Mr. Pham Hoang Hai shared that in 2021, VCCI conducted a survey with more than 1.000 enterprises of Fast Moving Consumer Goods (FMCG) sector, in Viet Nam, the results showed that 90% of enterprises carried out CE transition models, however, mostly (82%) transition is only at primary and intermediate level. Within the transition activities, packaging is the most effectiveness transition, while renewable energy and communication seem not have effectiveness as expected. There is 54% of enterprises faces with difficulties in CE transitions. The survey also showed bottlenecks for enterprise to change to CE models, including (i) low pressure from both customer and regulations, for business to change to CE models; (ii) incentive mechanism for CE transition is still limited, and (iii) lack of sharing information on CE showcase in Viet Nam. In conclusion, he highlighted recommendations for CE transition, including enhancement of corporation with MNCs, international partners, issuance of EPR regulations, development of norms to use resources (water, energy) and standards for recyclable materials, sharing information on CE models.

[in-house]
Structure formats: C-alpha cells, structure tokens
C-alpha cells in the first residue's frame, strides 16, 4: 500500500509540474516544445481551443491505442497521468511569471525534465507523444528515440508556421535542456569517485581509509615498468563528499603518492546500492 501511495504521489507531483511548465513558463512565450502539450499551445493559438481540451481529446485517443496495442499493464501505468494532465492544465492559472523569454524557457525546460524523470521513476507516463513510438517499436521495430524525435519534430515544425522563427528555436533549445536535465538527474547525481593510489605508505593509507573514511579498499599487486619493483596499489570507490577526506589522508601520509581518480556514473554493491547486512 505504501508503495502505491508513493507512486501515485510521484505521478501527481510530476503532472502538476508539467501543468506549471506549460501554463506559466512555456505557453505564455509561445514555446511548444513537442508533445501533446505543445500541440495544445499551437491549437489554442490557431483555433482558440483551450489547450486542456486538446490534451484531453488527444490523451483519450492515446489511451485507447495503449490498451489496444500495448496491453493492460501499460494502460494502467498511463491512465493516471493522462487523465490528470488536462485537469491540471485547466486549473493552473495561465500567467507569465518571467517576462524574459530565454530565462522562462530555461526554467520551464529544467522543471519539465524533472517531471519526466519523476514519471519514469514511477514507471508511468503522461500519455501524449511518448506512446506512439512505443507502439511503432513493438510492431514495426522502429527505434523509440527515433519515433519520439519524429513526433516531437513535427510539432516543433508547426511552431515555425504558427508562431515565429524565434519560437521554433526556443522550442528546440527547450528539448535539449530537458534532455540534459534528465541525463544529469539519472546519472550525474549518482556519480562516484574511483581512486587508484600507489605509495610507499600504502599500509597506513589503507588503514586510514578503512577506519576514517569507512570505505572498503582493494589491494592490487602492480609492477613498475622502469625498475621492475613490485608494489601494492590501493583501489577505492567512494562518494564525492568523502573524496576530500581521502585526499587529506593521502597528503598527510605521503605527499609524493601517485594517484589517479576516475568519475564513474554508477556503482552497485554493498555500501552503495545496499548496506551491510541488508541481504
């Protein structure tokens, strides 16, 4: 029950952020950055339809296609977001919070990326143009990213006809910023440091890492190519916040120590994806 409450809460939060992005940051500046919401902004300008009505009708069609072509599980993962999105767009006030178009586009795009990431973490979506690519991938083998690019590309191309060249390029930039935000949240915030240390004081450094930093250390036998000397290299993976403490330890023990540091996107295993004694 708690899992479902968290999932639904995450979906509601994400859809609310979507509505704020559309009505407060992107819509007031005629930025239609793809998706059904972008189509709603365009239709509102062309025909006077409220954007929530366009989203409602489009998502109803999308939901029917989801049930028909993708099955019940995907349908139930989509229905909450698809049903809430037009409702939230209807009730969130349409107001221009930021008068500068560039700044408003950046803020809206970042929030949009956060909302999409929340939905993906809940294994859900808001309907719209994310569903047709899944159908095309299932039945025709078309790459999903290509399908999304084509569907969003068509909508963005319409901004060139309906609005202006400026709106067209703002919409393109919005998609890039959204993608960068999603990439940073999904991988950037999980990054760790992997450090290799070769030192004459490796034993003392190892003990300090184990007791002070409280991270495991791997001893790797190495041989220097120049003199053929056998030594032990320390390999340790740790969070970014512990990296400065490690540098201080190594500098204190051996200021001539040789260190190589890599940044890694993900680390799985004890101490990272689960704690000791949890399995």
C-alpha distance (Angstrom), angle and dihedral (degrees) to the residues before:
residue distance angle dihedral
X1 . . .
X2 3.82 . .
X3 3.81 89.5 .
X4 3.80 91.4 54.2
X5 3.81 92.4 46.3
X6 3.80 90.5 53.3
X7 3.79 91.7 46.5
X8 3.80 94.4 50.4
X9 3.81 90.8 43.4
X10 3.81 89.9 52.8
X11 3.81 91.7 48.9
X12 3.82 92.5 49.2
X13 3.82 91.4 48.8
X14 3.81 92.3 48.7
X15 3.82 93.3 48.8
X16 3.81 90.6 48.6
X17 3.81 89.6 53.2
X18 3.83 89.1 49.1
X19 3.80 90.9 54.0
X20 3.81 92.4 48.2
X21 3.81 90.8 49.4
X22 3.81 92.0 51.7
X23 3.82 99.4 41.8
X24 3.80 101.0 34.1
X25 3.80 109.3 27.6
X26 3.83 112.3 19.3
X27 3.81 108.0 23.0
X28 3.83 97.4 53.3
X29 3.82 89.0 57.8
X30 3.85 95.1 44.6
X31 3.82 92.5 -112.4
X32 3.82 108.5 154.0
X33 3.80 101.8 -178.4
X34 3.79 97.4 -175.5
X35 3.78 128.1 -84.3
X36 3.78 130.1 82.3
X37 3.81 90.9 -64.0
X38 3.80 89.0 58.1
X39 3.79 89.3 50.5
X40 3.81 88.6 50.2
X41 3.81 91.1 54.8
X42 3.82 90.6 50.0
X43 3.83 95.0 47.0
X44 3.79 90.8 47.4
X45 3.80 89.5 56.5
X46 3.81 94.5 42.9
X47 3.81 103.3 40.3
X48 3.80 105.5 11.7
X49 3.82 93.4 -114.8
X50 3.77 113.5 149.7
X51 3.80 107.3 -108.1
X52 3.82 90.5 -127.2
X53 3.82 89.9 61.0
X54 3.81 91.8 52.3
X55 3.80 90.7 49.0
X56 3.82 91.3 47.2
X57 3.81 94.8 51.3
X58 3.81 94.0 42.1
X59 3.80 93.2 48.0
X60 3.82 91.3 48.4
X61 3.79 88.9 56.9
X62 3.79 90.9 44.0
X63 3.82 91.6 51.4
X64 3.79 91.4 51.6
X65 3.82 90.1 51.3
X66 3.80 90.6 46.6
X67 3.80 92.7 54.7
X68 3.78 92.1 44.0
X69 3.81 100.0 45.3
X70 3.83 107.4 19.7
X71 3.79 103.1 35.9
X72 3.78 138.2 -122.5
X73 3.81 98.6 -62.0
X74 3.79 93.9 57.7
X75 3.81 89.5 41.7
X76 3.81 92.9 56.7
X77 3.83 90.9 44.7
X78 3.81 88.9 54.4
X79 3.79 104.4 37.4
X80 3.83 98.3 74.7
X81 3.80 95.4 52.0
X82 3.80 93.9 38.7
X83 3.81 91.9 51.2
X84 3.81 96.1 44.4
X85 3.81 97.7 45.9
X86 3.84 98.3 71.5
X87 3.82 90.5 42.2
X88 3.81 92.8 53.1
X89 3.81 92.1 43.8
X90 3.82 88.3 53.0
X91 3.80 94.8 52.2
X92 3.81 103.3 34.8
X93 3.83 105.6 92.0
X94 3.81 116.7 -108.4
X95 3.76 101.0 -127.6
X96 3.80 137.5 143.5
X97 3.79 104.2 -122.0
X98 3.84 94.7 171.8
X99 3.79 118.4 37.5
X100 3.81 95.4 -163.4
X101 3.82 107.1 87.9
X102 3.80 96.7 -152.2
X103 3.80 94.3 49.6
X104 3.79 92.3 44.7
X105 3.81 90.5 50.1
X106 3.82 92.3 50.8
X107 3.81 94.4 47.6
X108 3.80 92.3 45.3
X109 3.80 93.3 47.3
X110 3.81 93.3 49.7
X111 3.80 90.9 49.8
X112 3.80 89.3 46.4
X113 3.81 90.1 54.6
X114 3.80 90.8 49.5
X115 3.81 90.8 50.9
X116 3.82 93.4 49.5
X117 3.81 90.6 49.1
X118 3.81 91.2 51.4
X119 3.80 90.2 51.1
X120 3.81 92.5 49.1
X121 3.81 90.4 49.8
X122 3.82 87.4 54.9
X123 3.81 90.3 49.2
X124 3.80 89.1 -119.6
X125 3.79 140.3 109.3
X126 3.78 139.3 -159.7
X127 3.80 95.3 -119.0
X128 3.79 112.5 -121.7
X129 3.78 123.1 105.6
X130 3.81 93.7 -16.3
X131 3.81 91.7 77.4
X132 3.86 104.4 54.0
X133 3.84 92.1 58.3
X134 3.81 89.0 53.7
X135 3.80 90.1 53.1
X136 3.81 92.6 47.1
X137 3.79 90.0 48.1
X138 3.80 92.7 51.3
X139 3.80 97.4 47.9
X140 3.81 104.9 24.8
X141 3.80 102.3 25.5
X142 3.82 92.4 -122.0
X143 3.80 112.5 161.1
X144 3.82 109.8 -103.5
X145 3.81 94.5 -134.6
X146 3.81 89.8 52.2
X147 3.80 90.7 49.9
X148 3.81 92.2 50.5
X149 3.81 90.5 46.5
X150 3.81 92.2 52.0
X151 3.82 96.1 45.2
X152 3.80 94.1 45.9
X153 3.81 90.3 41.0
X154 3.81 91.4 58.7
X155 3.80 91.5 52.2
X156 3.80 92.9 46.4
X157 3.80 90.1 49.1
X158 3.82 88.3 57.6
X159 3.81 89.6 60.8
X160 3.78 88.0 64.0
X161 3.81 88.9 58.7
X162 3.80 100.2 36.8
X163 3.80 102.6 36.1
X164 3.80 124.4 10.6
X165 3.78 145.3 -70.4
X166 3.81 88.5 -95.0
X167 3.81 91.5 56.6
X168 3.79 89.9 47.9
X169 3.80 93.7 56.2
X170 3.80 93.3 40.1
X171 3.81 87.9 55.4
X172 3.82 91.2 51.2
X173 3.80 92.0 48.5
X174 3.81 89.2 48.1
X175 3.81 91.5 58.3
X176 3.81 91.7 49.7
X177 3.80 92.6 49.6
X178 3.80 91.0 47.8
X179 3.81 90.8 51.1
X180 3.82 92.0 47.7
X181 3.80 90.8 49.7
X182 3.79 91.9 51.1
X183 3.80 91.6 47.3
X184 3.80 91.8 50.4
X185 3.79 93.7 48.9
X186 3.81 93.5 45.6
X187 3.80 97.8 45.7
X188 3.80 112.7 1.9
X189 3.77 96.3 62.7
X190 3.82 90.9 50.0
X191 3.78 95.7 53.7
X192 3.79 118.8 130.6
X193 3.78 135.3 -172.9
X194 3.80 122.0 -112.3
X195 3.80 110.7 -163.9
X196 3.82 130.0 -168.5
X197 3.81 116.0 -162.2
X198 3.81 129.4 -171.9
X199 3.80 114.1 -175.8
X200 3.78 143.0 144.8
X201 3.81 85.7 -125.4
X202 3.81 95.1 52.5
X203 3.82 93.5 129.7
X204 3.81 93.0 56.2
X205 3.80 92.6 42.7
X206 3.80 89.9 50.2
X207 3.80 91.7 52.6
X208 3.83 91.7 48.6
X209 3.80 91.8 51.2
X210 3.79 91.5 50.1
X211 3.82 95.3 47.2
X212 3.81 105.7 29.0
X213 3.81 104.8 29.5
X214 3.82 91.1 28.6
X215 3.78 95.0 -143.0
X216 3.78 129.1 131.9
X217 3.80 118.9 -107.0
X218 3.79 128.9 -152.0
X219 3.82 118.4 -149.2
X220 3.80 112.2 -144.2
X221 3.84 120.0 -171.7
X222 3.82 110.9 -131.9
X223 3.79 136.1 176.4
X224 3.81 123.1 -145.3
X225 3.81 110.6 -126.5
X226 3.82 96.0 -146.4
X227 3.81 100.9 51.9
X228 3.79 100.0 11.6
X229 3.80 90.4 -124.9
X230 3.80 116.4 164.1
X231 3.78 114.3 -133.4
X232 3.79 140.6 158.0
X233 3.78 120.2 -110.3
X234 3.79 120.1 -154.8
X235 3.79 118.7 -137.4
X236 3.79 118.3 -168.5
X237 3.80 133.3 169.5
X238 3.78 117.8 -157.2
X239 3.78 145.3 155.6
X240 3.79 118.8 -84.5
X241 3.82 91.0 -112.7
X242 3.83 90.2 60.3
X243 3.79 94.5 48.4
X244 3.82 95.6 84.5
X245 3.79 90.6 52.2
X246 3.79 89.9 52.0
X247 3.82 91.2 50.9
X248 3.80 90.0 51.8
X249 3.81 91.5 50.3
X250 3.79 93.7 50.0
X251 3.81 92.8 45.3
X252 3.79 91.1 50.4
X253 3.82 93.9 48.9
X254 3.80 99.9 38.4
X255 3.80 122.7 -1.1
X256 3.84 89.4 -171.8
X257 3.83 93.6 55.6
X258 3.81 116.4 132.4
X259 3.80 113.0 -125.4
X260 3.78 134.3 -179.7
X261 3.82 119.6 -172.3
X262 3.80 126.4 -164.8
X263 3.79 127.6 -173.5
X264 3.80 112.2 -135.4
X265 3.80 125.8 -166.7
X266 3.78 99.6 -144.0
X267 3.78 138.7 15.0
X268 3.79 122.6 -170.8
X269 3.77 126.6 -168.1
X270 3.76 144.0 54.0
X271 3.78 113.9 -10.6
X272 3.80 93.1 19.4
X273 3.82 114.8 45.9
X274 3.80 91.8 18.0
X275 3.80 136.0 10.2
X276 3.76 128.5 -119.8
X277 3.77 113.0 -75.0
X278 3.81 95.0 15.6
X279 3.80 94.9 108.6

About the webinar series:
The series aims to generate knowledge and awareness about the Circular Economy transition in Viet Nam, provide a space for policymakers, businesses, development practitioners and civil society to share and exchange their vision, knowledge and good and facilitate connections, foster cross-sectoral partnerships, spur new initiatives, encourage collective action.